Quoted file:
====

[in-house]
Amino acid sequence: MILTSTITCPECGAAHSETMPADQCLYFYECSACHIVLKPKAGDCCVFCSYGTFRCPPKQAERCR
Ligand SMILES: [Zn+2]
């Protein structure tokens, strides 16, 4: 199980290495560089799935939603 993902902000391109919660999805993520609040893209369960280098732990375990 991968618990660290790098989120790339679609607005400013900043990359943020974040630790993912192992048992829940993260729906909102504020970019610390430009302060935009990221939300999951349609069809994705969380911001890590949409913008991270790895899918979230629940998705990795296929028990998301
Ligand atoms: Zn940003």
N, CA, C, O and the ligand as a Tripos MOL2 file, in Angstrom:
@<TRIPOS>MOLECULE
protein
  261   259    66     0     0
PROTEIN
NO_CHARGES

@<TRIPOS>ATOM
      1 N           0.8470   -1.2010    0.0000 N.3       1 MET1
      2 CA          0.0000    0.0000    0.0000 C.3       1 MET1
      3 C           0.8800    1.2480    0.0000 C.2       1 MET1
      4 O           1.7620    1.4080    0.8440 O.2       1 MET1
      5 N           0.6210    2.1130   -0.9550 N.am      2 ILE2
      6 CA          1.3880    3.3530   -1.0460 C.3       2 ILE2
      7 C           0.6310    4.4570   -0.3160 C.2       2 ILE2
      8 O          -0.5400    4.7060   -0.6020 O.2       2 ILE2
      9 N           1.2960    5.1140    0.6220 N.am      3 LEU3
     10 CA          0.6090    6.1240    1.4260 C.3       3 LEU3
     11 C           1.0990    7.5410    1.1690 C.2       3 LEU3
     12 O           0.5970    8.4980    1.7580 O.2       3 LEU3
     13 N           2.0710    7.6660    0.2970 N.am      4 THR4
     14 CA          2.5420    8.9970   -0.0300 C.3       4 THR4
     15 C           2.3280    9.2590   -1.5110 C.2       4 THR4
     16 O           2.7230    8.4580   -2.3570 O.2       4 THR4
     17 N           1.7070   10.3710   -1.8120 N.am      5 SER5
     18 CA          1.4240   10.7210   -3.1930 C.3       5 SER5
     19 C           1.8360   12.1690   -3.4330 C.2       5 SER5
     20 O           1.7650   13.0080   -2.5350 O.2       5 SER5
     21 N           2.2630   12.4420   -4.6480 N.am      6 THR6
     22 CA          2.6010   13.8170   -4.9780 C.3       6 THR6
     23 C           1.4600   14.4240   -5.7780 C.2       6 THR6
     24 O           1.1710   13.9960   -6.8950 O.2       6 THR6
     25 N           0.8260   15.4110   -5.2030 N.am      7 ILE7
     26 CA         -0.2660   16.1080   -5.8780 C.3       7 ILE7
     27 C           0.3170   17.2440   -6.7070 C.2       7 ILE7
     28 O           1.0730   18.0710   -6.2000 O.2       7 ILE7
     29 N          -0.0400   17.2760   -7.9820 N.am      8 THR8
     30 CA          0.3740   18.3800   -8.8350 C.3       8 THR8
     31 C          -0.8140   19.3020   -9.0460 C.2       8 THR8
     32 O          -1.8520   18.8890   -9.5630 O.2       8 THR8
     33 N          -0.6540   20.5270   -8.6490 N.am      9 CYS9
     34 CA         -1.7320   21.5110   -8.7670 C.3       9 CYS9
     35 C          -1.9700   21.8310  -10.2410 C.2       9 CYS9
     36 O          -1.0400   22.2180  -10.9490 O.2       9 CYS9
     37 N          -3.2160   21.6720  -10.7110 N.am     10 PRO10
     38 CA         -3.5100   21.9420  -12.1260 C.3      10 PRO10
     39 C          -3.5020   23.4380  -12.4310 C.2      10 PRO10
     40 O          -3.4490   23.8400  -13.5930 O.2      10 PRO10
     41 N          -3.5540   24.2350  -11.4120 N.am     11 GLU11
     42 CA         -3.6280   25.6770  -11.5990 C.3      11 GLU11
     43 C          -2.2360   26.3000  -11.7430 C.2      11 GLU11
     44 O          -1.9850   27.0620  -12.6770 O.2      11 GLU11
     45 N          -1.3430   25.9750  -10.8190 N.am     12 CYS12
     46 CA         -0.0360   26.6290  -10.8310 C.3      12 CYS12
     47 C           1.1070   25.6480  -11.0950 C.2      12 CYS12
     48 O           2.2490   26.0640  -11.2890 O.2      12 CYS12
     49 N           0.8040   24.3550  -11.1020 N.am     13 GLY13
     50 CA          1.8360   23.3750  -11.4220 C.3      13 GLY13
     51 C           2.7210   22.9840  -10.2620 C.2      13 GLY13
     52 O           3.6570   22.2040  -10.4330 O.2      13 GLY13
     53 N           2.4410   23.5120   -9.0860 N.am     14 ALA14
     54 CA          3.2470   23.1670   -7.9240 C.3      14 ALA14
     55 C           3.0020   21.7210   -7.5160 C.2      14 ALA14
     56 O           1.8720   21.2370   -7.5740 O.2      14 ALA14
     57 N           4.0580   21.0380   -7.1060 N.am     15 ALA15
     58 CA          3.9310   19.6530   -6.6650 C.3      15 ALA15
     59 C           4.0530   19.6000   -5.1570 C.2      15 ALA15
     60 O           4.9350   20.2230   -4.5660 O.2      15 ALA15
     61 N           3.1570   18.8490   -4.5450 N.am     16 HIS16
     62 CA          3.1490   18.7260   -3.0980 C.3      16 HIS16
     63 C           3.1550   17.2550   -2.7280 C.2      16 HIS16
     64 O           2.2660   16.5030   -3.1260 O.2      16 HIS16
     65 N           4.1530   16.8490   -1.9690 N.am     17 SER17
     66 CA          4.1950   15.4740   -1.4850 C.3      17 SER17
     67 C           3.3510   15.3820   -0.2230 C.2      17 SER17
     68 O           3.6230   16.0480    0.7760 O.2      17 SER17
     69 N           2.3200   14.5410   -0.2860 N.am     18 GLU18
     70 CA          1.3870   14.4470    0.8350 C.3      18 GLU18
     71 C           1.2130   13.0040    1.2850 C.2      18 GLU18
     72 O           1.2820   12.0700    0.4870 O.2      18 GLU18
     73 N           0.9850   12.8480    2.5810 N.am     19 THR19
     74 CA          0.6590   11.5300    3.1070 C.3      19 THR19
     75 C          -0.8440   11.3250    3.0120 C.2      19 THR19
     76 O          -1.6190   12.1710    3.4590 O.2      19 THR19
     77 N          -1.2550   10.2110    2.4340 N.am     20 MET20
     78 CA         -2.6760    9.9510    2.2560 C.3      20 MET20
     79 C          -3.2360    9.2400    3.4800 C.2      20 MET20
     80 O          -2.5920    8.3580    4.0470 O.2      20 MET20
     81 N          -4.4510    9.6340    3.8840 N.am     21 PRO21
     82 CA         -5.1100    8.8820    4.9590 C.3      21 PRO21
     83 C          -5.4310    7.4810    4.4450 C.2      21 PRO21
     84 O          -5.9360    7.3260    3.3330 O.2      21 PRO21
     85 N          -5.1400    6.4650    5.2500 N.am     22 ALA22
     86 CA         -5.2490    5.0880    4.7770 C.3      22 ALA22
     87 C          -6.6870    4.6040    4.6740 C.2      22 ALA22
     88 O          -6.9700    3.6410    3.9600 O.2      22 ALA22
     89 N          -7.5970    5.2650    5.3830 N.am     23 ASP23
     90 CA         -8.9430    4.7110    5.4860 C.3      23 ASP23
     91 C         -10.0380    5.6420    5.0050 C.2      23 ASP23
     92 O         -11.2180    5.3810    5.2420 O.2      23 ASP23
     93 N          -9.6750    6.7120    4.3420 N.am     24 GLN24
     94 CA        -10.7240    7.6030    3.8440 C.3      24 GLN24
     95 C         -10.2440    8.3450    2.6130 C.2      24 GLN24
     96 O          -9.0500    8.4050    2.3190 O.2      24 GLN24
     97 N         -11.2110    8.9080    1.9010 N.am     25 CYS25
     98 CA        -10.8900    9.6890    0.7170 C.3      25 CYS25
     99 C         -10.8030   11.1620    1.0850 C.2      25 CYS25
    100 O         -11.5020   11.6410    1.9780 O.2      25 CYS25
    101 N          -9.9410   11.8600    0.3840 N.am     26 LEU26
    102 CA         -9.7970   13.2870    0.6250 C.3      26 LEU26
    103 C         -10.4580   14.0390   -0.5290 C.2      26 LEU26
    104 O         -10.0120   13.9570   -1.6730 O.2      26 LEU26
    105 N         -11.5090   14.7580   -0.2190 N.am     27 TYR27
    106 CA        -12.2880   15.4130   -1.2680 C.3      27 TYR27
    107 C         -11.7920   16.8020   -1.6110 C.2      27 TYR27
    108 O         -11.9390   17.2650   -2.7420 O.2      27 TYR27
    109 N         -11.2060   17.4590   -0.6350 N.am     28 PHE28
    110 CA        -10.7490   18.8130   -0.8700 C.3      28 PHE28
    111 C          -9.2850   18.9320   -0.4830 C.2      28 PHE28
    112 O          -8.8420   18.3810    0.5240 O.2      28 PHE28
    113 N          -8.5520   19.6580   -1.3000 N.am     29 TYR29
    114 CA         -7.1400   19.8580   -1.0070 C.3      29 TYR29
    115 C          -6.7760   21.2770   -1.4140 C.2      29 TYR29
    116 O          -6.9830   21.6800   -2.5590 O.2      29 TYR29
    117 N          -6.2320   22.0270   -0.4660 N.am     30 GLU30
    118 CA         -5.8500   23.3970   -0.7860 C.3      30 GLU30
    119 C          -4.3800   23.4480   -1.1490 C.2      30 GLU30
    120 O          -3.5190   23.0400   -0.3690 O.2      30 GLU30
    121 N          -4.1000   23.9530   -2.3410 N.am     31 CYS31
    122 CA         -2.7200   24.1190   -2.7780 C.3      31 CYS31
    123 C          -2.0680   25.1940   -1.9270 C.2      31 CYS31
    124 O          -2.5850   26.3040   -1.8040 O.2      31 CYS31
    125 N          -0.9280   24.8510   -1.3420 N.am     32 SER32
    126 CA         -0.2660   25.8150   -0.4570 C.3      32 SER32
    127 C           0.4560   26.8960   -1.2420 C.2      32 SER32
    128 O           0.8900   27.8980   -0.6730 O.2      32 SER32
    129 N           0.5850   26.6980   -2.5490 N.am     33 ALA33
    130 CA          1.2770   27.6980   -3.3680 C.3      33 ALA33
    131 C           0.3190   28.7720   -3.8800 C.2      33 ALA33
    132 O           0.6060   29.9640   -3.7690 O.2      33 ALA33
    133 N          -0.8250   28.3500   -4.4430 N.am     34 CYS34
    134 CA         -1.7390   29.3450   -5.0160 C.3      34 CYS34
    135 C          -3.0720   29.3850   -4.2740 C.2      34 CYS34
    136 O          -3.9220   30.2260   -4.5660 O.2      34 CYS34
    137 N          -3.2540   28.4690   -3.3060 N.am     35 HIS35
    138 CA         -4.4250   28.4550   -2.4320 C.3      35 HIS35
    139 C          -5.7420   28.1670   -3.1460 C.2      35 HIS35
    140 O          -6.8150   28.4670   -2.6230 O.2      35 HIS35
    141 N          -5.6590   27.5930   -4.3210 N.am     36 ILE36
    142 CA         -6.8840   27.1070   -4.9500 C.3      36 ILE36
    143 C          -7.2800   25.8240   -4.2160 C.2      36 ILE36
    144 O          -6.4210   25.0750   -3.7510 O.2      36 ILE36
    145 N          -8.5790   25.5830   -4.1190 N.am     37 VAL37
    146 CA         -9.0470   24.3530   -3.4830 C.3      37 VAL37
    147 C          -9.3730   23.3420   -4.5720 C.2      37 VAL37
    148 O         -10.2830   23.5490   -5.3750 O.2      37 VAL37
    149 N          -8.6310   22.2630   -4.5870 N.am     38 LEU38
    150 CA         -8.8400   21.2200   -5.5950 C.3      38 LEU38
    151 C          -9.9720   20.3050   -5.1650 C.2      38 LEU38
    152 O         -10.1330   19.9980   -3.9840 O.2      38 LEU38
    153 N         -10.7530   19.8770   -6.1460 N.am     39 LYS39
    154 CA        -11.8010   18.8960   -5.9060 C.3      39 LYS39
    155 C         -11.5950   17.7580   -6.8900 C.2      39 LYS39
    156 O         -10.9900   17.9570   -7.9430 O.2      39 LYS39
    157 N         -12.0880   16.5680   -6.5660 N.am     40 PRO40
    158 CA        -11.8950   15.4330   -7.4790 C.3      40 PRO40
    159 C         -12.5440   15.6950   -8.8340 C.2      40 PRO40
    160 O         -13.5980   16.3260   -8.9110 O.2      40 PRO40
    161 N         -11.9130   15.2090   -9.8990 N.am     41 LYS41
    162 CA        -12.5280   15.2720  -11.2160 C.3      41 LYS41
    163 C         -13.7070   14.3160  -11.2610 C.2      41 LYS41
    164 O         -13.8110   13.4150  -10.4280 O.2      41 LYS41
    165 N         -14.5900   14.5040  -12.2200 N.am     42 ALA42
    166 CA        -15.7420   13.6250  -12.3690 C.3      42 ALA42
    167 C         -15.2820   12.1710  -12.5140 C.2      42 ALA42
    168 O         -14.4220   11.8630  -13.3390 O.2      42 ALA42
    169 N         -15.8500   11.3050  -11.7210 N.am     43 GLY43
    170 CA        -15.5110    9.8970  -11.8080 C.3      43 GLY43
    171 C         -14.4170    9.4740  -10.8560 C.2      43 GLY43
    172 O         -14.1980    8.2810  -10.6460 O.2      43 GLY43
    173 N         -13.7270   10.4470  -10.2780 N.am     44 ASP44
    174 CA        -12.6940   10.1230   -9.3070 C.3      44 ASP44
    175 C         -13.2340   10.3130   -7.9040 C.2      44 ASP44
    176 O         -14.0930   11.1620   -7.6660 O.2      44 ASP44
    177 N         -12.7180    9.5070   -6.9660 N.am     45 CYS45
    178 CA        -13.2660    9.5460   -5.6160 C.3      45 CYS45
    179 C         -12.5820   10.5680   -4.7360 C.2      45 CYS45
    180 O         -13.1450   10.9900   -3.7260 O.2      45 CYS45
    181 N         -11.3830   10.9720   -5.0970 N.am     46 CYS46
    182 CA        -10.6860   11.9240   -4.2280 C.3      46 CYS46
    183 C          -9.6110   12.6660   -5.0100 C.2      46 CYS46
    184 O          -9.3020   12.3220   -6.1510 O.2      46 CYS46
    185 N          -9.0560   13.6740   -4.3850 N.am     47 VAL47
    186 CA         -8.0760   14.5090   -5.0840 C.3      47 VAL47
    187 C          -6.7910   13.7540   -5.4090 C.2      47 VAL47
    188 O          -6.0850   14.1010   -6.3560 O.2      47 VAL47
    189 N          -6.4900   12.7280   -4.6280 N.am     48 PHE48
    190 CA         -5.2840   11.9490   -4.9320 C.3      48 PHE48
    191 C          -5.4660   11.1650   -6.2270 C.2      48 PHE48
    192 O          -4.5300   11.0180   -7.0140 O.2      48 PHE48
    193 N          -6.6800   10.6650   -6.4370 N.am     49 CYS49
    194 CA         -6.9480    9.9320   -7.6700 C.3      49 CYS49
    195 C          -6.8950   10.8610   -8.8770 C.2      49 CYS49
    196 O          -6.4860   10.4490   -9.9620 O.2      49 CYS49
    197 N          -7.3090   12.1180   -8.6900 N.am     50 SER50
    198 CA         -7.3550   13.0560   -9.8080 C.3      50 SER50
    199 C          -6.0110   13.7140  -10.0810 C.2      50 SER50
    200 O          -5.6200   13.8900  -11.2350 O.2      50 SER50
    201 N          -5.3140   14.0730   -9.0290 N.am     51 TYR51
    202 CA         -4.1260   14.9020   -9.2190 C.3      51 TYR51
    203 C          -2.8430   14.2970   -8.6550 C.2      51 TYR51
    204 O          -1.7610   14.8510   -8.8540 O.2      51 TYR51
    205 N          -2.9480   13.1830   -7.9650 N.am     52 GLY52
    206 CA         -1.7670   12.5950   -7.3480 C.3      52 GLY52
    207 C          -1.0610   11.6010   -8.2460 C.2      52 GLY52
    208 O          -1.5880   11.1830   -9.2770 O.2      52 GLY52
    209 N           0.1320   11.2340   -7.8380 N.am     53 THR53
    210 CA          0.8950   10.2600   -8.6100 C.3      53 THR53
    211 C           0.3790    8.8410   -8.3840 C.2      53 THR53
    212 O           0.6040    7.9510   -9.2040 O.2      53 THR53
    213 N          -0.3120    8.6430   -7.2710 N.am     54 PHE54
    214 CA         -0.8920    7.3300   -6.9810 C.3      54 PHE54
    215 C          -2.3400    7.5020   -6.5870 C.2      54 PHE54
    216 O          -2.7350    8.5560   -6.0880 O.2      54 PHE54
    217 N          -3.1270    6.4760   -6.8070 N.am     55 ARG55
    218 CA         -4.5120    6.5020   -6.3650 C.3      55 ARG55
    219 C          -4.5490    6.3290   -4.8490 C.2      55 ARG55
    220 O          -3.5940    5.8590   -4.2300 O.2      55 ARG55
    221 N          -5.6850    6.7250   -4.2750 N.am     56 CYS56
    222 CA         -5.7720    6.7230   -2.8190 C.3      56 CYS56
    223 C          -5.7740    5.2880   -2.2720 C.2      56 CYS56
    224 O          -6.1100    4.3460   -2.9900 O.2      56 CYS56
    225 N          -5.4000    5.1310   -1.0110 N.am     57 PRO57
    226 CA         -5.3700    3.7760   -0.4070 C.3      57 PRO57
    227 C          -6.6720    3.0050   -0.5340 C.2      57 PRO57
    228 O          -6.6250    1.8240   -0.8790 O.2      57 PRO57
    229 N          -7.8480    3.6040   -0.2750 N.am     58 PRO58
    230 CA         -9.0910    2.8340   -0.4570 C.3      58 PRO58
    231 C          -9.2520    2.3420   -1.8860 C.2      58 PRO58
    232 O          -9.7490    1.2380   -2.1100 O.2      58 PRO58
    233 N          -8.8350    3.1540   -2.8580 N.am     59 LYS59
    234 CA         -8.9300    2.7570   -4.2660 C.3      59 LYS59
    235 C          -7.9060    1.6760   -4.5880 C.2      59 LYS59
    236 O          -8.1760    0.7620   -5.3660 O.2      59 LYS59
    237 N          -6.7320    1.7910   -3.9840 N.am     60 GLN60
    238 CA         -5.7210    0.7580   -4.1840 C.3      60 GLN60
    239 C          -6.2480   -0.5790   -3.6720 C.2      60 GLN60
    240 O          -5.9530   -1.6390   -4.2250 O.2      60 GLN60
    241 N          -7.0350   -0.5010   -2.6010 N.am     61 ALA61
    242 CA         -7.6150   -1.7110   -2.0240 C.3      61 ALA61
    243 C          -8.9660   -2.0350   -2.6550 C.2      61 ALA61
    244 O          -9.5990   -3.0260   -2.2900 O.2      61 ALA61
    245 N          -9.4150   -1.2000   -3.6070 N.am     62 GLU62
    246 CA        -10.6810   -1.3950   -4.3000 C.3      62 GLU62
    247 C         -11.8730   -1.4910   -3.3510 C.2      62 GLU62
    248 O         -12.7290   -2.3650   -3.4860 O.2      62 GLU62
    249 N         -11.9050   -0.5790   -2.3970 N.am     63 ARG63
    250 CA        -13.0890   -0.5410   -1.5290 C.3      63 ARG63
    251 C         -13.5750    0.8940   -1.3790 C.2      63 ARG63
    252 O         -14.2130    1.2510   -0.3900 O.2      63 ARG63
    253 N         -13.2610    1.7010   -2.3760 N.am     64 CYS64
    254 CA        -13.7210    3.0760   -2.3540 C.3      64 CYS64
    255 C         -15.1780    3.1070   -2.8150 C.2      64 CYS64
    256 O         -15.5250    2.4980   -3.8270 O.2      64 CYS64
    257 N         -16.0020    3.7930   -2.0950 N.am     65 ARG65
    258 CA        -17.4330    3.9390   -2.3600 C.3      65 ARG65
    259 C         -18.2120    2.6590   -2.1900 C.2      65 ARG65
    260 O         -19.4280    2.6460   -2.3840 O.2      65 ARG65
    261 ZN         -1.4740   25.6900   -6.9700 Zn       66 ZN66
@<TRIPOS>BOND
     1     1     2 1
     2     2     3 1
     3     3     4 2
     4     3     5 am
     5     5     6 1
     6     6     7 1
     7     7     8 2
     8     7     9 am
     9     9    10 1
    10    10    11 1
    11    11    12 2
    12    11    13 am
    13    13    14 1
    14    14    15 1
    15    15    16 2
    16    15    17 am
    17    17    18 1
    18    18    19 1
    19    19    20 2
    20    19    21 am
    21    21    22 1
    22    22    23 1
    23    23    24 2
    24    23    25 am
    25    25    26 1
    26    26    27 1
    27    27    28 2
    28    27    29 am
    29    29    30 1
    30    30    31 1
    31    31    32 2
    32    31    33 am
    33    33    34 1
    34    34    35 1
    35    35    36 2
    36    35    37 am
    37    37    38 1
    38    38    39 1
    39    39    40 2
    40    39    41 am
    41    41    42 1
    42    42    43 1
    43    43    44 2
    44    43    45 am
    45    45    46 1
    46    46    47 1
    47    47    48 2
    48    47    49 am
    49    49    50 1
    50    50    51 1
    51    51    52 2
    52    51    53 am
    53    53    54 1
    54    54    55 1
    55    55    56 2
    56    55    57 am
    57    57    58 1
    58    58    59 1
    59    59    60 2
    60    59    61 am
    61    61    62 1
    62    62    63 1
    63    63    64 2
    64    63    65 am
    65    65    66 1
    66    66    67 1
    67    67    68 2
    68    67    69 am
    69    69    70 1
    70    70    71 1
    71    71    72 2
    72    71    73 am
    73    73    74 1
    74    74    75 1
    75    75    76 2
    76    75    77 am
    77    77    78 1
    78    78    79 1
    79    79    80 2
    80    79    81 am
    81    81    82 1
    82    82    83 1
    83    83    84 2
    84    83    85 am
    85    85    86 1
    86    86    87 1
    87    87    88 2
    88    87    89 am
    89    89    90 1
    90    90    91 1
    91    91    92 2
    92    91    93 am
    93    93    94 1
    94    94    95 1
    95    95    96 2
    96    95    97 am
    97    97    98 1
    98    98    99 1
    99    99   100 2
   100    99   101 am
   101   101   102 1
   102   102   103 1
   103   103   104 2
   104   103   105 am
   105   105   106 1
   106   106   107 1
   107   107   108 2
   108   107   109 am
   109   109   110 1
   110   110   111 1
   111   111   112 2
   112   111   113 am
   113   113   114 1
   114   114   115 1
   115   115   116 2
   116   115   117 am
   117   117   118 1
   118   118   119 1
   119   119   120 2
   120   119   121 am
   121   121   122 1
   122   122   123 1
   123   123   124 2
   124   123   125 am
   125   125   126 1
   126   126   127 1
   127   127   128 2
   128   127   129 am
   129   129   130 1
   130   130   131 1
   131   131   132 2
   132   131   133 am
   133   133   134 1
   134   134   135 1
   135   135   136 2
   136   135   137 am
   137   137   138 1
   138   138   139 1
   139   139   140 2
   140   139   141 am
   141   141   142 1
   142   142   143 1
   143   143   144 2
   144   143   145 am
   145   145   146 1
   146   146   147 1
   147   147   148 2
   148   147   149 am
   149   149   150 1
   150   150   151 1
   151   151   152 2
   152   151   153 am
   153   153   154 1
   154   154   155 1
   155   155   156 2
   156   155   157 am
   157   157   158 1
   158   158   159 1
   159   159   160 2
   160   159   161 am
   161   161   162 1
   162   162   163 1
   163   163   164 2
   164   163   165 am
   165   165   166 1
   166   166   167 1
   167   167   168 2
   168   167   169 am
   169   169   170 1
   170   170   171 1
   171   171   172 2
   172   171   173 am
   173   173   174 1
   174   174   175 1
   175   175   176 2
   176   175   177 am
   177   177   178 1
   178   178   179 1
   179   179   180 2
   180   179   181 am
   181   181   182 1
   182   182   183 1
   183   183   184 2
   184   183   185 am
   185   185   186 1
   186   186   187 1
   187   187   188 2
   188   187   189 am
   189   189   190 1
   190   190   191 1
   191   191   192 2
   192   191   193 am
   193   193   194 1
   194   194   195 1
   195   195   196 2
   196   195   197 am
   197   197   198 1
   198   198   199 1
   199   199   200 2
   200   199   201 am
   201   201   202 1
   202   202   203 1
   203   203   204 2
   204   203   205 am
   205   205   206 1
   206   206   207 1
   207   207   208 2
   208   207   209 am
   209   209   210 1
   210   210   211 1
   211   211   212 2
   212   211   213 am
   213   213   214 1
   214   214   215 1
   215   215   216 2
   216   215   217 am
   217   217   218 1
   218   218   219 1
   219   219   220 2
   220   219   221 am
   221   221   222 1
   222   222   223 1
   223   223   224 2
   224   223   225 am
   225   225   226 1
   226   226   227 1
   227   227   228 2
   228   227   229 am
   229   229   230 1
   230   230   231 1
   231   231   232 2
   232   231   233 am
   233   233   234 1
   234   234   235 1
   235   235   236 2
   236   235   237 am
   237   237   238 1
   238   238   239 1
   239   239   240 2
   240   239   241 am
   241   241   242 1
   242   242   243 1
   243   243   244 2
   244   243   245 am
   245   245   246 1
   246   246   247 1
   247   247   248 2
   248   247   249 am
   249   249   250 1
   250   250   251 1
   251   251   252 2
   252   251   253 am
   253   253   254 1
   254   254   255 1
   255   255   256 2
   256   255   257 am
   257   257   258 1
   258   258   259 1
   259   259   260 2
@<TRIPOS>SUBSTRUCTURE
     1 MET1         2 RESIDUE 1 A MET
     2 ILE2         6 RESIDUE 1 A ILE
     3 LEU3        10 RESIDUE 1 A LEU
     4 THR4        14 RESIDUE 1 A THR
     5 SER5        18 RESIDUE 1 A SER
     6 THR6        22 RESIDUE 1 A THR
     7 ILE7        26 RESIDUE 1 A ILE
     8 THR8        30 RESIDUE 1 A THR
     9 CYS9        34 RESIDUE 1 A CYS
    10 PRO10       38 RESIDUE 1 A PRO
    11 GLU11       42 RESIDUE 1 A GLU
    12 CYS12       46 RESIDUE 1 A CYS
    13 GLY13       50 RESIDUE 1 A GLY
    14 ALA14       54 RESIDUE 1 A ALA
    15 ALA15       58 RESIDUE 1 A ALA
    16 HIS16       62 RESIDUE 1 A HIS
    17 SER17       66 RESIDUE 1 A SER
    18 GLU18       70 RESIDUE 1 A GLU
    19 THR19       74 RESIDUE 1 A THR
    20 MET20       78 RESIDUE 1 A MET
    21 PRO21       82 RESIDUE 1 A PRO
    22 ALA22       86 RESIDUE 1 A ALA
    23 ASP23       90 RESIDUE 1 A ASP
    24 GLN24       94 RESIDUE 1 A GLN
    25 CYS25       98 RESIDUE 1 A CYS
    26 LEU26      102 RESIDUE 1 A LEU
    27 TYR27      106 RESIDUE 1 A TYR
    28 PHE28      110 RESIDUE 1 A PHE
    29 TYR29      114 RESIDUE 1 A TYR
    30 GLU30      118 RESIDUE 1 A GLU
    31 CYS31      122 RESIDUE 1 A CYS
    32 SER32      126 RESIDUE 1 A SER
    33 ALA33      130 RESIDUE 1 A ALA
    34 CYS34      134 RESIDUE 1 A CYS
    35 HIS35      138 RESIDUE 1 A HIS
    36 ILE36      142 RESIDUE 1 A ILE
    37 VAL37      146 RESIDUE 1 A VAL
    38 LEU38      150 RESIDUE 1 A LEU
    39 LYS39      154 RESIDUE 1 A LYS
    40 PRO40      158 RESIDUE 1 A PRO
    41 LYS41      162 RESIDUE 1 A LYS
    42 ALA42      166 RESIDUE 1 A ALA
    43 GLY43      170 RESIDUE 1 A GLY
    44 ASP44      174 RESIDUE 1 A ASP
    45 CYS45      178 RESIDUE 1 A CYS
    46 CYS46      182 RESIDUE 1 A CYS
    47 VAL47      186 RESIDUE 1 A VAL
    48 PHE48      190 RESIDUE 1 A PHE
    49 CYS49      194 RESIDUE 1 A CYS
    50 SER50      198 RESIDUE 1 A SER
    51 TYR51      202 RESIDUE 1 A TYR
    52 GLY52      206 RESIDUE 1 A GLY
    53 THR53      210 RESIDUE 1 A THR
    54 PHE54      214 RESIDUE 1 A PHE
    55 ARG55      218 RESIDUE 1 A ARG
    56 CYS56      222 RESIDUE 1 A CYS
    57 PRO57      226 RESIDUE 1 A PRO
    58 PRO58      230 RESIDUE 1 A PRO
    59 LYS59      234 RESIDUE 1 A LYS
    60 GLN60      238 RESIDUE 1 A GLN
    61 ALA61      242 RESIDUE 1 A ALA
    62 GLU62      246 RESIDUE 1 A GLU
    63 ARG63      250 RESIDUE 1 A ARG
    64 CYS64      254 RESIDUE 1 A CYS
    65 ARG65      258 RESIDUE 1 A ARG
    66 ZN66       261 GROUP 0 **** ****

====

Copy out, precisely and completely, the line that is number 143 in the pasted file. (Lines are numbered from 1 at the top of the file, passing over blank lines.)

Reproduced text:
    131 C           0.3190   28.7720   -3.8800 C.2      33 ALA33